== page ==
Berserk for Biltong

Berserk for Biltong

When the Dutch settlers arrived in South Africa, crossing the Cape, their started making biltong (literally ‘rump strip’) using salted impala or ostrich meat that was hung out to dry outdoors. Little did they know that, decades later, just mentioning the word “biltong” to a South African expat would be enough to make him (and it does seem to be more of a man thing…) go all misty-eyed and tearful.

It may be hard for ‘normal’ people to understand how some chewy strips of dry beef can cause such strong emotional responses, but for South Africans biltong is inextricably linked with home and childhood memories. Some may even have been weened off their mother’s milk with the stuff. So, the unspoken goal of any South African living abroad is to find some good biltong to keep that umbilical connection with their homeland alive. Easier said than done. Either too dry, too hard, wrong cut, wrong spices, it seems that good biltong in the UK is as rare as the meat used to produce it.

Well, the wait is over for all you nostalgics. Finally, a couple of London insurance salesmen have taken it upon themselves to produce what has been described as the “best biltong of the northern hemisphere”. A year ago, Moshe Tatz and Marc Cohen started looking into the viability of making their premium biltong as a small business enterprise. After much searching and juggling with finances and logistics they managed to find the right meat suppliers to get them started. What drove them was the fact that one Moshe Tatz’s cousins was himself a highly praised kosher biltong manufacturer in South Africa who, after some prodding, agreed to teach the two entrepreneurs the secrets of his acclaimed meaty snack, a highly confidential method that made his biltong an object of relentless desire.

“We knew that in order to succeed we had to make the best possible biltong.” says Moshe, who is the son of revered spiritual teacher and author Rabbi Akiva Tatz, “It’s all in the process rather than the ingredients. Yes, the meat has to be right and cut properly then cured in vinegar and spices, a well-balanced mix including salt, pepper and coriander, then hung to dry. But it’s the order and length in which you do things that is key and highly secretive. My cousin taught us all the tricks and, after a bit of trial and error, we got it just right. We also got a Hechsher from the London Bet Din which was great”. And so The Biltong Factory was born.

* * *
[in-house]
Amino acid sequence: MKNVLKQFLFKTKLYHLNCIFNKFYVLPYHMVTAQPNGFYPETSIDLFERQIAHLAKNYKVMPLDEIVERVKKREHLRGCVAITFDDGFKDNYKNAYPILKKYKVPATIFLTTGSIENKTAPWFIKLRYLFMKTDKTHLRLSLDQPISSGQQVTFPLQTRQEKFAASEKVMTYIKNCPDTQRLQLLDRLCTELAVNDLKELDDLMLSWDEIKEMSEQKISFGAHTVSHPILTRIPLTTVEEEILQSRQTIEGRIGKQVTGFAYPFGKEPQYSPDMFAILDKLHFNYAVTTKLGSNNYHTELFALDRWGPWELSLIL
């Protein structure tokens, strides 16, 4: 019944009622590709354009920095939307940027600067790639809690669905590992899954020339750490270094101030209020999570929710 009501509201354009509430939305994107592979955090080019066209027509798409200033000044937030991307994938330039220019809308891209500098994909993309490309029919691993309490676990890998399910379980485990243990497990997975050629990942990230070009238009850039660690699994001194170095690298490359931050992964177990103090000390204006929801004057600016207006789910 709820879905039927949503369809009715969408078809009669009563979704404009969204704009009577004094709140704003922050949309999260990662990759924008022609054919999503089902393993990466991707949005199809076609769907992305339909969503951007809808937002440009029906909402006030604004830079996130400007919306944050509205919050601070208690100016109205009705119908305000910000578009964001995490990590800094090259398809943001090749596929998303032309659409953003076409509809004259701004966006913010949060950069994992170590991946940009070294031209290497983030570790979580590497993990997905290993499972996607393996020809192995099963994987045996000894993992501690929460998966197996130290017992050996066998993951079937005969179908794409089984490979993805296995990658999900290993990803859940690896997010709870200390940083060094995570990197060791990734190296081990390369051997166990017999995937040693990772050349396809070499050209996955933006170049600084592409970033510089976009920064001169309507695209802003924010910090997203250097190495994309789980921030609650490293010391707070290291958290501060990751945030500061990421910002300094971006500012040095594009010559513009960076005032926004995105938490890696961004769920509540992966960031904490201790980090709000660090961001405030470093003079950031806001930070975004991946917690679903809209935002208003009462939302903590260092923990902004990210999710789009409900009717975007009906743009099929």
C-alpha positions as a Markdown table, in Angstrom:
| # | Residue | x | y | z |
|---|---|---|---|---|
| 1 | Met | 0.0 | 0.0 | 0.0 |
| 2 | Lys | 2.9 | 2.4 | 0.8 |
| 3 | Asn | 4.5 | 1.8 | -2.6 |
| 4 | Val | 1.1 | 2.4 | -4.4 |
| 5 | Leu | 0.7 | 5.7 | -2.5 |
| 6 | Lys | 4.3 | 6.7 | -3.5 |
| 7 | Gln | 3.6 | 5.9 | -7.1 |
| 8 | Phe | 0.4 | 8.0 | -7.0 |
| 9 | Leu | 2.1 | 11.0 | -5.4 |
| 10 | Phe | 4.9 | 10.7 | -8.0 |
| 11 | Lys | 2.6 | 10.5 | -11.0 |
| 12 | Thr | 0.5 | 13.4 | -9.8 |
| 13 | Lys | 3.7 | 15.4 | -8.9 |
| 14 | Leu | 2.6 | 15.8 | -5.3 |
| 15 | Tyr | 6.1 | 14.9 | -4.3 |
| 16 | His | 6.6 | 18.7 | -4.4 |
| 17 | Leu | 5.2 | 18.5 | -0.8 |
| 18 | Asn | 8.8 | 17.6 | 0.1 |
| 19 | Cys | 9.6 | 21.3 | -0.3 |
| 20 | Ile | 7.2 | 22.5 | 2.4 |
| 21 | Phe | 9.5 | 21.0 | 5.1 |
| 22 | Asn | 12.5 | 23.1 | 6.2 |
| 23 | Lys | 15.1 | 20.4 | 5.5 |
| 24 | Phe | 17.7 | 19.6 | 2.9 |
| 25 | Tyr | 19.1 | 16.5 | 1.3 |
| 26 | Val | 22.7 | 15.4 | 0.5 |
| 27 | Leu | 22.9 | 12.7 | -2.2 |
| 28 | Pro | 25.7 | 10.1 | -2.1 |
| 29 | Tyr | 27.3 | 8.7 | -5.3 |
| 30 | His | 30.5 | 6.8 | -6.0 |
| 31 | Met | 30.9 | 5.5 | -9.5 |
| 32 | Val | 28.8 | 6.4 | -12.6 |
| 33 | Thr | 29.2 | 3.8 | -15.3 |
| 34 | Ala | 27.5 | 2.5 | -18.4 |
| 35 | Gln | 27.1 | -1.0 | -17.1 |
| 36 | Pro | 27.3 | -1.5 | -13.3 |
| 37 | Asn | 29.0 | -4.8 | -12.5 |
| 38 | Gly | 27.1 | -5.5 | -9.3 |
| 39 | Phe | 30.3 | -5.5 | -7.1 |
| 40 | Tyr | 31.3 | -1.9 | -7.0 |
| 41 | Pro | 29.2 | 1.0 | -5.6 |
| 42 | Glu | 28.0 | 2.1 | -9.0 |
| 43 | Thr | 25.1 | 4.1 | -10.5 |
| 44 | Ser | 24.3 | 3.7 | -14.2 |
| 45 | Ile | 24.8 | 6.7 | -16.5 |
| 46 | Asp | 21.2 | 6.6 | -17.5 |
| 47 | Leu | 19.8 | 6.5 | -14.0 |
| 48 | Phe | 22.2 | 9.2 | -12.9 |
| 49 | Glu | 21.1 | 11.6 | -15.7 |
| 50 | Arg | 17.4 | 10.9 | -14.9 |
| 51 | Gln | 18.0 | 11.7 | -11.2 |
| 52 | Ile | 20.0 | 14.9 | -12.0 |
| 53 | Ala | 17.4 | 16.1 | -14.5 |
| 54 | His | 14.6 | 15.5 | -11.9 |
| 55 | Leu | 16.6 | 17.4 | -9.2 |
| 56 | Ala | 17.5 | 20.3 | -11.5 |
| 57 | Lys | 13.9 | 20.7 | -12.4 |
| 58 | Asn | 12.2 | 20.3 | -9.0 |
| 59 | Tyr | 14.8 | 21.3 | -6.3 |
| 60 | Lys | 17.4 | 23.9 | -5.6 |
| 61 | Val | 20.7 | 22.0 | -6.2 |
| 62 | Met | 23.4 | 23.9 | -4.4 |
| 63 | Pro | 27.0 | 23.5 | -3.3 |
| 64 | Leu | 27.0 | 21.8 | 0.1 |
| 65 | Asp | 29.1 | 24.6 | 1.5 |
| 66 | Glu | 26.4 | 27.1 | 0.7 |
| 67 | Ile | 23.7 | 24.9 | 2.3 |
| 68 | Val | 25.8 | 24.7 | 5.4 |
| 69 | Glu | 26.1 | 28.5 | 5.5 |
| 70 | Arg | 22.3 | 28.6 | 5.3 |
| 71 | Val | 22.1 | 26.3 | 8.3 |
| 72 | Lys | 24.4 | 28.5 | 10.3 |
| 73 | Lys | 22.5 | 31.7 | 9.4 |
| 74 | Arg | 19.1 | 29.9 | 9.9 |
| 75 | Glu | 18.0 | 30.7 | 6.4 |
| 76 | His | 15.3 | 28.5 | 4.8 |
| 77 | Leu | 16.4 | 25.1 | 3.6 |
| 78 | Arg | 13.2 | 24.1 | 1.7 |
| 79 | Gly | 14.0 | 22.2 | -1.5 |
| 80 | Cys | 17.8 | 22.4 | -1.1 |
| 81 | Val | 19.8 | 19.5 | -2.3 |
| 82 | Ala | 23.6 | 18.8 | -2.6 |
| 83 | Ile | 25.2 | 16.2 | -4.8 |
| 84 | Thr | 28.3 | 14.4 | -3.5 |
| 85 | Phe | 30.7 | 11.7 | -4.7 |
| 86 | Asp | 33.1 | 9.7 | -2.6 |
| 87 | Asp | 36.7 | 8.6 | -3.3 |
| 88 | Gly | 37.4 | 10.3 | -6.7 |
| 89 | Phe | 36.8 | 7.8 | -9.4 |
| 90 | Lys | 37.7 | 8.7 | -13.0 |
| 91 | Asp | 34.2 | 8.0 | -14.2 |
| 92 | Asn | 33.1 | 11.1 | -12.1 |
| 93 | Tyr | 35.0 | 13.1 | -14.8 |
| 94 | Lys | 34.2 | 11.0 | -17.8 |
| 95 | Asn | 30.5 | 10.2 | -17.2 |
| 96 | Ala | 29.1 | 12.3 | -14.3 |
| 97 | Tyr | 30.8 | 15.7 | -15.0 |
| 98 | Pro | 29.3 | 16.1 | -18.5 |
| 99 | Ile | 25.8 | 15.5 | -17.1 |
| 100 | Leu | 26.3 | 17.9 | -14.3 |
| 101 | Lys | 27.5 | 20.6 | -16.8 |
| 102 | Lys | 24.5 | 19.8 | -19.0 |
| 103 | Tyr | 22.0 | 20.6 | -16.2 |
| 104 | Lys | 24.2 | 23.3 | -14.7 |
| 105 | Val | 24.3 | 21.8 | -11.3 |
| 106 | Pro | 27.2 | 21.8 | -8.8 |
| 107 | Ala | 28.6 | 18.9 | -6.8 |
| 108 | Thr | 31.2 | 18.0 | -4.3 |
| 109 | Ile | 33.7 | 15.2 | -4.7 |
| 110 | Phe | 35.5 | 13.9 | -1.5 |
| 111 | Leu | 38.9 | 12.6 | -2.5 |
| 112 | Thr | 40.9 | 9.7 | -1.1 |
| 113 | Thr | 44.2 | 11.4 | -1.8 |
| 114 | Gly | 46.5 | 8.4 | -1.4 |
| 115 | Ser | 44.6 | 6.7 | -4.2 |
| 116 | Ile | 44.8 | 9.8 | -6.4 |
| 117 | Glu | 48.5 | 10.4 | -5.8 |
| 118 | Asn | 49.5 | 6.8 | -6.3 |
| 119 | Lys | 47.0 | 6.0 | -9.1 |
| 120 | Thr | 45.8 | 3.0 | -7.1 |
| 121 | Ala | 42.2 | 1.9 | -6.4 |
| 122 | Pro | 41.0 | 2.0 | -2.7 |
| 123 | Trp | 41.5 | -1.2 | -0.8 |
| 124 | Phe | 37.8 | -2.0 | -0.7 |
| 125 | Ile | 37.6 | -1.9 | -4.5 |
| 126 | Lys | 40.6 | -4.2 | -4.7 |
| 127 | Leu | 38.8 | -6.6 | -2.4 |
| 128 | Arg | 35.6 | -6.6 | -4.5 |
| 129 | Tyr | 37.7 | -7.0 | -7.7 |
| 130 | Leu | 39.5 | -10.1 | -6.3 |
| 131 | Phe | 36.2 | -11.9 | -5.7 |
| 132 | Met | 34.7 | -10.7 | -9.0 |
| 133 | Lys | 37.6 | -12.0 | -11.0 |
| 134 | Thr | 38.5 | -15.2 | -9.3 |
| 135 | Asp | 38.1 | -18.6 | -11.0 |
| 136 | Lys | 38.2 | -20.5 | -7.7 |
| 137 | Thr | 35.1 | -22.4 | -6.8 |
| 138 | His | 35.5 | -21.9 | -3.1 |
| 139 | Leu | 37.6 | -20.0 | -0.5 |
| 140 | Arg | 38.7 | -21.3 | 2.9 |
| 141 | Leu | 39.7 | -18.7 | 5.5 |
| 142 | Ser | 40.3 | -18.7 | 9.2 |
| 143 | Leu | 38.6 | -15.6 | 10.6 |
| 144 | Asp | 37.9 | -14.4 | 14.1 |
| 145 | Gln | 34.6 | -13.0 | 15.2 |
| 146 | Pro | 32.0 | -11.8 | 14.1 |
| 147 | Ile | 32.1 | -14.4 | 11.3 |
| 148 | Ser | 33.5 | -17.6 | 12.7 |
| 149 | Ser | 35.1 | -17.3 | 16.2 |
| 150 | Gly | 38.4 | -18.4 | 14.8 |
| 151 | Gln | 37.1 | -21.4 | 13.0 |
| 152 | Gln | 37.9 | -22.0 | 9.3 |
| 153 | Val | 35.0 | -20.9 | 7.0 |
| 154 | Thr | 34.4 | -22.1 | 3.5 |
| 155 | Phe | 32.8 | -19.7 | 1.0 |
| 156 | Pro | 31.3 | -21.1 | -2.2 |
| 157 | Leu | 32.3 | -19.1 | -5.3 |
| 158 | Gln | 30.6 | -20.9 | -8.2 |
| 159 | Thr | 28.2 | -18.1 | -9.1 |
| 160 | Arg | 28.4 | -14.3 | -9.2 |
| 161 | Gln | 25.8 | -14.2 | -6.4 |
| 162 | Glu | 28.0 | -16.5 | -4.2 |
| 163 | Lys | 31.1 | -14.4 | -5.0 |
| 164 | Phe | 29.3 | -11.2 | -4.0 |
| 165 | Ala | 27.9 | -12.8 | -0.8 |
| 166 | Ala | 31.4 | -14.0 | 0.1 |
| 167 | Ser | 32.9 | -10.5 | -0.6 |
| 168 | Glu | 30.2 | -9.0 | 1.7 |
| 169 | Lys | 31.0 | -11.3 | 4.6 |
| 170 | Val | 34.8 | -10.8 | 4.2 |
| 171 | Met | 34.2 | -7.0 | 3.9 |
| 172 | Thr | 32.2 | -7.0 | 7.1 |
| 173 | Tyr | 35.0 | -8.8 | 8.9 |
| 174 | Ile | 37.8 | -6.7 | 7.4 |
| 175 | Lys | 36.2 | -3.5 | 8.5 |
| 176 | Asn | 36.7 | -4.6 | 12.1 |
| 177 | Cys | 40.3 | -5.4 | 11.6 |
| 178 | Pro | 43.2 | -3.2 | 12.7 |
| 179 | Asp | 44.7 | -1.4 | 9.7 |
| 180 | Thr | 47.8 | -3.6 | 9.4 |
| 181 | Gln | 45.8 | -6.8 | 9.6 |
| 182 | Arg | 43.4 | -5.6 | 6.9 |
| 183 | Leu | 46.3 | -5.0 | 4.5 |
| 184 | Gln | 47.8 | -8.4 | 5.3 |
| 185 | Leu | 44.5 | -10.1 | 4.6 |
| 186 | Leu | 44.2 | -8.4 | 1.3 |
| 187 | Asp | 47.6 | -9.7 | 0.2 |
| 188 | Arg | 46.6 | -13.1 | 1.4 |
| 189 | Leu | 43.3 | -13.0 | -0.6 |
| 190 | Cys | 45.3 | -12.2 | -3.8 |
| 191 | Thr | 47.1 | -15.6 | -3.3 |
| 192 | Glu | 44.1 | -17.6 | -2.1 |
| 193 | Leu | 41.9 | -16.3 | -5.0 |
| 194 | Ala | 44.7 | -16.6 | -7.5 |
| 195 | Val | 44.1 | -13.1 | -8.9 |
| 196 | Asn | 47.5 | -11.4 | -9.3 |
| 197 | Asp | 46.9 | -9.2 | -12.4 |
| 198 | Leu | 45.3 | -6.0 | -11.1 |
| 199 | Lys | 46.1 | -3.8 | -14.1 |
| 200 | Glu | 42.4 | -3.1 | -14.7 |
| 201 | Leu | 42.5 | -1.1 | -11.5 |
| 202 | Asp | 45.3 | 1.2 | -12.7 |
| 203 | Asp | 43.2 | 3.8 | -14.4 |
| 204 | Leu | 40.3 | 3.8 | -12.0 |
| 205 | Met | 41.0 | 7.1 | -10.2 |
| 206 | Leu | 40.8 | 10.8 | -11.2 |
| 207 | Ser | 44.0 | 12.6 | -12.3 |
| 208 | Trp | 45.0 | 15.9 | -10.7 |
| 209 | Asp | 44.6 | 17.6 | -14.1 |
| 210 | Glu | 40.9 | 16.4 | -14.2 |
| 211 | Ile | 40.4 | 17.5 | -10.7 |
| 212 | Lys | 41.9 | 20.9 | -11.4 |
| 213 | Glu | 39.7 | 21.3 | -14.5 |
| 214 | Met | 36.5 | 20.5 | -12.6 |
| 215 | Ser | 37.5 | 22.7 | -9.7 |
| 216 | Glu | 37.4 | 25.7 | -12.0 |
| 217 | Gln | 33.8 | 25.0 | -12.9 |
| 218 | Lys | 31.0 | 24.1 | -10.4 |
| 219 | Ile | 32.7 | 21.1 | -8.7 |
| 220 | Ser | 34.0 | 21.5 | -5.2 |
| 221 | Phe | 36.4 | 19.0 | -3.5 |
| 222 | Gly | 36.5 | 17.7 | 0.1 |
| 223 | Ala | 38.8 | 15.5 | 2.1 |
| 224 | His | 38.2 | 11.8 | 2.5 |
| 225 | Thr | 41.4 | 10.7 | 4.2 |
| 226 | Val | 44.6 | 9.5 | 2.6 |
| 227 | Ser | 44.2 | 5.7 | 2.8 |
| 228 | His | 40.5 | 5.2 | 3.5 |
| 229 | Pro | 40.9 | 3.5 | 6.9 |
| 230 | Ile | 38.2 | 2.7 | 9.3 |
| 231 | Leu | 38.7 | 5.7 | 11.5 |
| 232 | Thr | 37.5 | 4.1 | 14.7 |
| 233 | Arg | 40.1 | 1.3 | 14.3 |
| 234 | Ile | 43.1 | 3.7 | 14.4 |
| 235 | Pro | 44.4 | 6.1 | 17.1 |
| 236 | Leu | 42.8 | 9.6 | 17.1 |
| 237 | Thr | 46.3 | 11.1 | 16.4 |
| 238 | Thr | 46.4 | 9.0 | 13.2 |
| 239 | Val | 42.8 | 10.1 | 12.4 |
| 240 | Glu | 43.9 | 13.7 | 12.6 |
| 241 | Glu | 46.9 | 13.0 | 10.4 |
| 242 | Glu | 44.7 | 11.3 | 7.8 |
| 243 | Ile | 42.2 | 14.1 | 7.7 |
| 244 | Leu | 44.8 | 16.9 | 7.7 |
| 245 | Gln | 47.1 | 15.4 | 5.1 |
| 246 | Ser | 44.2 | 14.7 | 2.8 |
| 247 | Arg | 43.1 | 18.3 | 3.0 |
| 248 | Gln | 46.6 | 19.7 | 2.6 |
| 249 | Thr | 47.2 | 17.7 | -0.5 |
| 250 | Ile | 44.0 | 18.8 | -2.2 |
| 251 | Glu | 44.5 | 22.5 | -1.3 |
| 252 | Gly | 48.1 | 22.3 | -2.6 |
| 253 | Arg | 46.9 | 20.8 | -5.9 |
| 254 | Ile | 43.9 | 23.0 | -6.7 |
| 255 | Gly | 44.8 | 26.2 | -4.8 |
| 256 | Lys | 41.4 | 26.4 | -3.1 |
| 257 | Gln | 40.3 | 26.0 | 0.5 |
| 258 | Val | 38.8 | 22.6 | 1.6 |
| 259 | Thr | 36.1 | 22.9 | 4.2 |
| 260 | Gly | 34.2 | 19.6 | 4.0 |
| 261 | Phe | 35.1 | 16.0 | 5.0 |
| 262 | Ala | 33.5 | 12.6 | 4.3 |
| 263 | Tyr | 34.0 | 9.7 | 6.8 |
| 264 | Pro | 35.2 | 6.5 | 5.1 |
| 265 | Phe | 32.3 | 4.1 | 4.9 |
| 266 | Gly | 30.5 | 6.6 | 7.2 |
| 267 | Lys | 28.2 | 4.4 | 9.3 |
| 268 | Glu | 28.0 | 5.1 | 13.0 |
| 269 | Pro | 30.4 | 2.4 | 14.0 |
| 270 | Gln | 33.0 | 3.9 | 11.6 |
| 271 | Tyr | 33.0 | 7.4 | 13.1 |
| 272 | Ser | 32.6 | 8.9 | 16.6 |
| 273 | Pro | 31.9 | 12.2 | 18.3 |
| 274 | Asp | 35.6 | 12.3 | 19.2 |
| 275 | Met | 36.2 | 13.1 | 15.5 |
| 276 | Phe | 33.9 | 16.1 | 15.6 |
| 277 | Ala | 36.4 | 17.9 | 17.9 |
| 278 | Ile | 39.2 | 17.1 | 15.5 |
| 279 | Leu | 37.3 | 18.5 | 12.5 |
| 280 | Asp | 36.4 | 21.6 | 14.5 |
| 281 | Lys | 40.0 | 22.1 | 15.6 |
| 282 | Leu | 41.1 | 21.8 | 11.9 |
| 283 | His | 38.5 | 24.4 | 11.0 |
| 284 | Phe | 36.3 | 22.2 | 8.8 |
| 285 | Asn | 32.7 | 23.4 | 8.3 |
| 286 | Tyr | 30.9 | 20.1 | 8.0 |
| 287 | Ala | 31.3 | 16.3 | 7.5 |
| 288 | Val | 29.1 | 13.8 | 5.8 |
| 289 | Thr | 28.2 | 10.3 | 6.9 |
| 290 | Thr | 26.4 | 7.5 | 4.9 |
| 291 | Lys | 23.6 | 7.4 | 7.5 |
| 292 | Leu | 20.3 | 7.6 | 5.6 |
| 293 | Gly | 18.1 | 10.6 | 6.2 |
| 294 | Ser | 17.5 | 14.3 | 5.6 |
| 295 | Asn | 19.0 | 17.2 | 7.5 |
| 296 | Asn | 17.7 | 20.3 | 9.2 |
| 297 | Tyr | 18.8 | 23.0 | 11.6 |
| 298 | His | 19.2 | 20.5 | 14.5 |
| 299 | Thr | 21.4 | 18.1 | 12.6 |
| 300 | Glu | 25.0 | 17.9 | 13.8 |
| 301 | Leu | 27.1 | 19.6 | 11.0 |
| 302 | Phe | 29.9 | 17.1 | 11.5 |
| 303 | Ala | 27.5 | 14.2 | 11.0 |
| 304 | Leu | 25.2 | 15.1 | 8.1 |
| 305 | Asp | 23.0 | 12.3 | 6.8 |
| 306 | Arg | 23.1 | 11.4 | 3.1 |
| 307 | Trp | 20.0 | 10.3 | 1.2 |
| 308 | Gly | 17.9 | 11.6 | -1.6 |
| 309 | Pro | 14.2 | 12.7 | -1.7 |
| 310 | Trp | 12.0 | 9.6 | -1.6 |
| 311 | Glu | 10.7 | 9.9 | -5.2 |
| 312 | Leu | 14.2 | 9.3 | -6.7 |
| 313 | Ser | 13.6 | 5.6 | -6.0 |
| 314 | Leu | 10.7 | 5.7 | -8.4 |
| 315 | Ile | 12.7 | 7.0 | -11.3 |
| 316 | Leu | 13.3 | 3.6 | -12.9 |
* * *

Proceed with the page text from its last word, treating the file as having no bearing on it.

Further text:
Of course the ultimate test would be what local South Africans would think of it and would they place some orders. The response was not only a unanimous thumbs-up but within a few weeks the two partners were unable to cope with the number of orders coming in. “We have a very gourmet, personal approach to our business. People place their orders on Tuesdays and we deliver it fresh to their door on Fridays, in time for Shabbos. Customers can choose exactly how they want their biltong cut, how fatty or lean, etc. Some batches come out better than others depending on the quality of the meat we receive but so far we’ve been selling out every single week!”  Customers are queuing up and some have even placed a weekly standing order.

So how chewy is it? “Well,” says Tatz, “the old school biltong was very hard and dry but today there has been a generational shift towards more moist, softer, easier to eat biltong which is a lot more tasty, despite the shorter shelf life.”

Is it healthy?: “It’s pure protein with very little fat so it is, effectively, a healthy food, apart from maybe the salt content.”

So what’s the next step? “We have now three different flavours available: Original, Sweet Chilli and Peri-Peri (very hot). Some people only swear by the Original but others like a bit of experimentation and enjoy the variety. So we are now looking at possibly adding other variations but also to expand the business by adding other high-quality and creative products that people might enjoy together with their biltong.”

To conclude, Moshe spells it out: “Some people are obsessed with biltong. Even small children. They get extremely emotional about it. It’s a drug!”

So, there we go. Biltong rules! To find out what the fuss is all about read our review here and maybe start your own addiction.

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